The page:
Midsummer and it’s the Dunhurst Blocks’ play, The Canterbury Tales. Simon Kingsley-Pallant’s epic production latches onto the Chaucerian spirit and carries all before it. Staged in a suitably spacious tent, with musicians in an on-stage minstrels’ gallery and typical K-P colour, verve and humour, the evening is shot through with topical references, modern takes on timeless themes and wonderfully shameless segues into catchy musical numbers; so The Nun’s Priest’s Tale, which includes an informative short historical interlude about Henry Bolingbroke’s exile, then breaks off for a rendition of Eric Idle’s classic Always look on the bright side of life. The splendid Wife of Bath, magnificent in her red damasked dress, naturally leads us into These boots are made for walking. The Reeve’s Tale, which elicits a topical reference to bursars and makes much of money shortages links effortlessly with Abba’s Money, Money, Money. Happily, as well as the bare bones of the stories remaining, the opening lines of the General Prologue are pretty much there and will no doubt remain engraved in the minds of the full cast who sang them at the start and at the end. Poetic license means that sometimes pithy, epigrammatic modern lines are needed to cement the concluding moral, such as in The Miller’s Tale which finishes with the message that “John has learnt his folly: a poor old man cannot marry a dolly.” Above all there is such a strong sense of teamwork, engagement with the Chaucerian spirit and a no-fear approach to singing, dancing and occasionally winging it. Well done to all involved in this great enterprise!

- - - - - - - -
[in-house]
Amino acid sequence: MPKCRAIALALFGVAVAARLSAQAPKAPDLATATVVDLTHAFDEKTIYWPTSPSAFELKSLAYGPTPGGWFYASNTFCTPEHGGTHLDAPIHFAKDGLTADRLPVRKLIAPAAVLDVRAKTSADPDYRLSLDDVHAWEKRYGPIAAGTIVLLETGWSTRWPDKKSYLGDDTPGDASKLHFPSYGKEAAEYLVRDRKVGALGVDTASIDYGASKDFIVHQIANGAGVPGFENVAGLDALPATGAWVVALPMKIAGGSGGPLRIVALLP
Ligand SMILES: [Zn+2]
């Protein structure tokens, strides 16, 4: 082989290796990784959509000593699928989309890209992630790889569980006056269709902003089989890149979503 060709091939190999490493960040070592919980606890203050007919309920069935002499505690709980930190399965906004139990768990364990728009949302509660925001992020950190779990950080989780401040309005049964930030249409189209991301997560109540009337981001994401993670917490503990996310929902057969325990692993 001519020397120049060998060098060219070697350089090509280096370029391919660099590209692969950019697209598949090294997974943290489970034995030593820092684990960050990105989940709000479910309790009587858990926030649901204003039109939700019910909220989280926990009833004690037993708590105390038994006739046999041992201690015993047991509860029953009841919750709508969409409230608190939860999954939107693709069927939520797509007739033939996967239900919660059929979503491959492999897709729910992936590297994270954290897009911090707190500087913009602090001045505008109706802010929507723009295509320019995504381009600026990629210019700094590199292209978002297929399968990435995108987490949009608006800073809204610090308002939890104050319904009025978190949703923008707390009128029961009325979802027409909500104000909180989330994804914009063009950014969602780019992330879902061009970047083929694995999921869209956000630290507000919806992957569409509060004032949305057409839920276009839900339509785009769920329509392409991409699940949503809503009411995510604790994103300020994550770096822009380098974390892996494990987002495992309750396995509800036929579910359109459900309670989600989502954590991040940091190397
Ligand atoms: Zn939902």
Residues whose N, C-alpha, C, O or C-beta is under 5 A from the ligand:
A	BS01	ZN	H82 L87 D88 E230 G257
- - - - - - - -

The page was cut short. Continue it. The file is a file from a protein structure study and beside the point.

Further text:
By Keith Budge, Headmaster, Bedales Schools
Bedales School is one of the UK’s top independent private co-education boarding schools. Bedales comprises three schools situated in Steep, near Petersfield, Hampshire: Dunannie (ages 3–8), Dunhurst (ages 8–13) and Bedales itself (ages 13–18). Established in 1893 Bedales School puts emphasis on the Arts, Sciences, voluntary service, pastoral care, and listening to students’ views. Bedales is acclaimed for its drama, theatre, art and music. The Headmaster is Keith Budge.